3. Obey your subway app. Estimated travel time via the A train from Midtown is about 1.5 hours. Now before you let that get you down, keep in mind that that is less than the wait for brunch at Clinton Street Baking Company. Here’s a little trick that may save you a few minutes. Sometimes it is faster to take the A to Broad Channel and switch to the S train that goes along the shore, however, depending on the whims of the MTA, it may be faster to take the A to Rockaway Boulevard and then switch to the Q53 Limited bus, which follows nearly the same route. Only your subway app will know for sure (try HopStop). Check it as you are pulling into the Rockaway Boulevard stop. If you take the bus, note that the Q53 stop is under the (elevated) subway stop. Take the bus to the 97th Street stop (across from Rockaway Taco, see #5 yet again). If you take the S train, get off at the Beach 98th Street stop.

4. Bring cash. Nearly every place you want to eat or shop is cash only. Don’t be the sucker paying outrageous ATM surcharges. Bring the green stuff.

Rockaway Taco taco

5. Eat well. The grim concession stands at Jones Beach are no match for the creative and tasty options at Rockaway. The mother ship of comestible goodness is Rockaway Taco. Set back a few blocks from the beach proper, the crowds of knowing hipsters lining up for lunch at 11:30 look more like tan LA transplants than the pale Brooklyn species we are more accustomed to seeing around the city. These city surfer types know what’s good because the tacos and fresh juices are on point. If you follow #2 and arrive early, Rockaway Taco serves chilaquiles (tortilla chips smothered with sausage and egg) for breakfast. Good stuff. Save some room because just a few blocks away right on the beach is the 97th Street Concession providing more delicious and unusual dining options from the kind of purveyors you would expect to see at Smorgasburg. We are fans of Bolivian Llama Party, and you will be too once you’ve tried one of their Triple Pulled Pork Chola sandwiches. If that’s not to your fancy are plenty of other options including La Cevicheria,  Breezy’s BBQ, and the Lobster Joint.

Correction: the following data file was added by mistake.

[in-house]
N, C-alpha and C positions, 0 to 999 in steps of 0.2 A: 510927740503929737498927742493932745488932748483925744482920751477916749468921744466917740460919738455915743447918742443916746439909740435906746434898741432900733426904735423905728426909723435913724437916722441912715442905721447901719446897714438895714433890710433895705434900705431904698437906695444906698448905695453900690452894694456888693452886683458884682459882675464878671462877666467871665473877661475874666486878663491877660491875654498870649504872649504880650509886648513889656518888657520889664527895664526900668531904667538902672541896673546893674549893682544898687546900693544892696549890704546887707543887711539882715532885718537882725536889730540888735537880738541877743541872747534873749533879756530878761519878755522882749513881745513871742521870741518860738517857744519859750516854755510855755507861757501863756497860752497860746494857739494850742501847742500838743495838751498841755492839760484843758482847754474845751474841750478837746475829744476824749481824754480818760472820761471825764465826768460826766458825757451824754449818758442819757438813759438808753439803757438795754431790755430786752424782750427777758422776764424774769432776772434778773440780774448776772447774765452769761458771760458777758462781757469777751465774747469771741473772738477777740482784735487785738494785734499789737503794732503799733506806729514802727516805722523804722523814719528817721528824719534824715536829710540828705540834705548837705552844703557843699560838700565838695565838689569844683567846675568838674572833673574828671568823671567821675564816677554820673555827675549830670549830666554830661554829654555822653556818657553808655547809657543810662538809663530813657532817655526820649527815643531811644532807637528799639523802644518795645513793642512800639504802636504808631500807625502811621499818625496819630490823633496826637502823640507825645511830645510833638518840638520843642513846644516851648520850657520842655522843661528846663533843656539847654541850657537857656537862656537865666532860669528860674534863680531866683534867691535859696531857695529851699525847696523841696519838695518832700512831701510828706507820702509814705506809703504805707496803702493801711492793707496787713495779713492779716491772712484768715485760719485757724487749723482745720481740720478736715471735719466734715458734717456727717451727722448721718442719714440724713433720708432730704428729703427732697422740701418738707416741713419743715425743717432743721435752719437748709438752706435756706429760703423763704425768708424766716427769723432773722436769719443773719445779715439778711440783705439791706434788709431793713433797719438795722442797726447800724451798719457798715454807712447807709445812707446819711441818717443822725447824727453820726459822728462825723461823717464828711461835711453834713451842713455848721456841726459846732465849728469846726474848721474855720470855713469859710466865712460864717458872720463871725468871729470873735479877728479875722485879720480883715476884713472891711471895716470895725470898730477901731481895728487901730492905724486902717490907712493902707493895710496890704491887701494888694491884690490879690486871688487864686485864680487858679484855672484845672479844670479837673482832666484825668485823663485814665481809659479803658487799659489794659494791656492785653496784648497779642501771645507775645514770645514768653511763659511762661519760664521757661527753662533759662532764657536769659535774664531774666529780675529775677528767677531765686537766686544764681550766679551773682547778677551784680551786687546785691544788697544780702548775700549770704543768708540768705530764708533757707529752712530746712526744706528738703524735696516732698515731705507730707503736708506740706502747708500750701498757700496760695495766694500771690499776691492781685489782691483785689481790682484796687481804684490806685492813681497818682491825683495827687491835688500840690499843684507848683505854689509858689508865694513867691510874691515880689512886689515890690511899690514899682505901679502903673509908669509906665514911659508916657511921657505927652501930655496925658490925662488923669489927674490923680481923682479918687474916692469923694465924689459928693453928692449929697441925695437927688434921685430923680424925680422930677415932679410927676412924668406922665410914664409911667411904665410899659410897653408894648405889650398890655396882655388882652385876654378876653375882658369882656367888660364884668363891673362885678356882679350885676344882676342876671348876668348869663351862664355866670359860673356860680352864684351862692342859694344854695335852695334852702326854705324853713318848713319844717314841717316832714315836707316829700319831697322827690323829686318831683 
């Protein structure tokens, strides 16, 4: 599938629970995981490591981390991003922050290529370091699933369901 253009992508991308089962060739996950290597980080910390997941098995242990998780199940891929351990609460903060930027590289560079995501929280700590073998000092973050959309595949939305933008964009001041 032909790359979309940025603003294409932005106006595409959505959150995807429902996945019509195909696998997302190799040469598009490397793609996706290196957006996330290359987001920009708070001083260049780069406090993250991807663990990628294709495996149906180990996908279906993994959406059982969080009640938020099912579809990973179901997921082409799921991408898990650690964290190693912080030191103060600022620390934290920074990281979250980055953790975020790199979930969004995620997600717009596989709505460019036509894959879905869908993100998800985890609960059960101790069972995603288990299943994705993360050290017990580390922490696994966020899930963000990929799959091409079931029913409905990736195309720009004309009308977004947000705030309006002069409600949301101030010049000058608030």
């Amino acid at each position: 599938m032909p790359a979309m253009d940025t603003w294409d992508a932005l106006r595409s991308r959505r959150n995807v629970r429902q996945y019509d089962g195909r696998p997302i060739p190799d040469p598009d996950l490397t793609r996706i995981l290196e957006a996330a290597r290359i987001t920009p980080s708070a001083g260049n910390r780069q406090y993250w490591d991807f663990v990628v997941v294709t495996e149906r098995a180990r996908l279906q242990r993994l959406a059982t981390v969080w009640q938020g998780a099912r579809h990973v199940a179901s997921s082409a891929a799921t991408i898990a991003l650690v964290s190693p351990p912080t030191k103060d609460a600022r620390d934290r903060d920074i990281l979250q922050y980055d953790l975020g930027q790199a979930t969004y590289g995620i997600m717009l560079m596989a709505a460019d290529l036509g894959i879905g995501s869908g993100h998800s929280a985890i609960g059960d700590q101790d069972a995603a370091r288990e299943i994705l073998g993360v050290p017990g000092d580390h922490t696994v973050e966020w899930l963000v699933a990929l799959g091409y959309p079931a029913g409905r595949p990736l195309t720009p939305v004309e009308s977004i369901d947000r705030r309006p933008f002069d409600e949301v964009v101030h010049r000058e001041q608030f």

6. Slather, rinse, repeat. It’s easy to be distracted by the good food from the actual point: enjoying the sand and the surf, but don’t forget to apply a generous dollop of sunscreen before you sit back relax and enjoy your urban beach day

 

*Never heard of the Rockaways? What are you, new to town?

The Rockaway Peninsula, usually called “the Rockaways” faces the Atlantic Ocean and happens to be in the borough of Queens. The beaches are wide and some of the shoreline has surfable waves.  In the neighborhoods along the shore you may find a set of row houses next to a surfer bungalow down the street from both a boarded up store and a rather fancy looking high rise. It’s a mix of decrepit buildings and new post-Sandy construction. The Hamptons it is not, but that is part of the charm.

Aspirational Southern Cooking Circa 1929

I found a little 64 page cookbook written in 1929 called "Our Favorite" and Tested Recipes compiled by some sort of committee of ladies from Atlanta. It must have belonged to my paternal grandmother. In the forward these ladies write:

Realizing the complexity of the present mode of life, and the high cost of living, this book has been collected and complied for the young housekeeper, who needs some tested and not too expensive but good recipes, from the homes of some of Atlanta’s good housekeepers, and their friends, noted for their good dishes. To them this Book is dedicated with the wish that there is never a failure.